Efforts to battle HIV among Black communities in the South got an extra boost this week with the launch of the awareness campaign “Organizing to End Black HIV Now.” (You can watch a video promoting the campaign above.)
What’s more, the nonprofit spearheading the campaign—the Southern Black Policy & Advocacy Network (SBPAN)—has convened a network of leaders to help organize and strategize a plan to fight the epidemic in the region. That group is called the Southern Black HIV/AIDS Network, and the 2019 members of the network’s advisory board have just been named.
According to the SBPAN website, members of the network advisory board include:
- Aquarius Gilmer, MS, Southern AIDS Coalition, Alabama
- Bambi Gaddist, PhD, South Carolina HIV Council, South Carolina
- Devin Barrington-Ward, Black Futurists Group, Georgia
- Carmarion Anderson, Black Transwomen, Inc., Texas
- Linda Dixon Rigsby, Esq., Mississippi Center for Justice, Mississippi
- Linda Goler Blount, MPH, Black Women’s Health Imperative, Washington, DC
- Lisa Diane White, Sister Love, Inc. Georgia
- June Gibson, PhD, My Brother’s Keeper, Mississippi
- Mark Johnson, Brotherhood, Inc., Louisiana
- Sabrina Taylor, Southern Black Policy & Advocacy Network
- Tonia Poteat, PhD, MPH, The University of North Carolina School of Medicine, North Carolina
- Venita Ray, Esq., Positive Women’s Network–USA, Texas
- Raniyah Copeland, MPH, The Black AIDS Institute, National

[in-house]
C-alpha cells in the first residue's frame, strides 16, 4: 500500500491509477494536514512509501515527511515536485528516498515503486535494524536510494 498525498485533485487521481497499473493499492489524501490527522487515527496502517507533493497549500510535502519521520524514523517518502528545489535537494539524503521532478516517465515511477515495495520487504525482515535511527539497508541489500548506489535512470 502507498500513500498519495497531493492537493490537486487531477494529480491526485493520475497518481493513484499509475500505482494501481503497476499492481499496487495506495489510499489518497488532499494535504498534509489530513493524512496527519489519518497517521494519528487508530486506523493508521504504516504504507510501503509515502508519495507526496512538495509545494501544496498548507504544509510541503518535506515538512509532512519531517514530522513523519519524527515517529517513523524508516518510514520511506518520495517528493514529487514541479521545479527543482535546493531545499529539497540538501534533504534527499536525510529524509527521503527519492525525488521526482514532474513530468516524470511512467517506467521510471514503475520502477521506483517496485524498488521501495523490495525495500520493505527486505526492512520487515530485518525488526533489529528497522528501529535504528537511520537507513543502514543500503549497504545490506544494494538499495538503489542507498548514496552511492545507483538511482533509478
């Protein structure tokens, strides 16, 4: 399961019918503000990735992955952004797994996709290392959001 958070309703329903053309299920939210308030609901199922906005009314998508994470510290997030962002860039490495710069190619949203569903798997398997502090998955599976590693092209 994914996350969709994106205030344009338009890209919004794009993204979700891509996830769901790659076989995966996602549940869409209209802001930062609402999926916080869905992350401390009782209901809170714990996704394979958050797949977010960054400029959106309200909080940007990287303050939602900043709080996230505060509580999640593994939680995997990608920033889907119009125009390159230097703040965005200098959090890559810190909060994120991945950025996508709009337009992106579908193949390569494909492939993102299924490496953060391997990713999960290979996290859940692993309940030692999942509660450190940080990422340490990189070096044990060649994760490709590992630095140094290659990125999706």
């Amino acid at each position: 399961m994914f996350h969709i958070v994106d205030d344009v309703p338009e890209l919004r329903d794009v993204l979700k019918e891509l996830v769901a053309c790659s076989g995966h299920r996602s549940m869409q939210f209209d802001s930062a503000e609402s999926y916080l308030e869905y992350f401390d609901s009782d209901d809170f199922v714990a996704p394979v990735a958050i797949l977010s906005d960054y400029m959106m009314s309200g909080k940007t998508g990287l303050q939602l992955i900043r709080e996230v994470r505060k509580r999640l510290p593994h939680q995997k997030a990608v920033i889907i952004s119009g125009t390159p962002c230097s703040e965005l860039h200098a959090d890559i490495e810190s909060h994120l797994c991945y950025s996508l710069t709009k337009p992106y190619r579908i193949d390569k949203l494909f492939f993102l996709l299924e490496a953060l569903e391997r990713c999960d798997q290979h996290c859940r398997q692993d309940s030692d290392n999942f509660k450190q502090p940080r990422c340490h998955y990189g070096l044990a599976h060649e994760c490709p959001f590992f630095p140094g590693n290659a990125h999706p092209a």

- Stephen Hicks, MPH, Virginia
- Venton Hill-Jones, MSHCAD, Southern Black Policy & Advocacy Network
As SBPAN’s background on the network explains, “The U.S. South continues to be the epicenter for the domestic HIV/AIDS epidemic. Over half (54 percent) of all new HIV diagnoses occur in the South despite the region representing only 38 percent of the total U.S. population. According to the Centers for Disease Control and Prevention, Black communities account for a higher proportion of new HIV diagnoses, those living with HIV, and those who have ever received an AIDS diagnosis, compared to other races/ethnicities. In 2016, African Americans accounted for 43 percent of HIV diagnoses, though they comprise 13 percent of the U.S. population.”
Information about the Organizing to End Black HIV Now campaign is also available on SBPAN.org. As you can see in the video above, advocates spell out the need for movement created by and for Black people in the South.
“In the South, we have tremendous disparity, particularly [among] transgender women,” says Carmarion D. Anderson, of Black Transwomen Inc., in Texas. Evelyn Ullah of Unique Solutionz in Florida, says, “Stigma is the driving force behind the epidemic. Stigma and discrimination.”
“There’s not going to be anybody who comes and saves us,” adds Leisha McKinley-Beach, an HIV prevention consultant from Georgia. “It’s going to be you all [the Black community in the South] that end this epidemic and create the plan.”
To learn more about SBPAN, which launched just last year, read the POZ Q&A with its chief executive officer Venton Hill-Jones.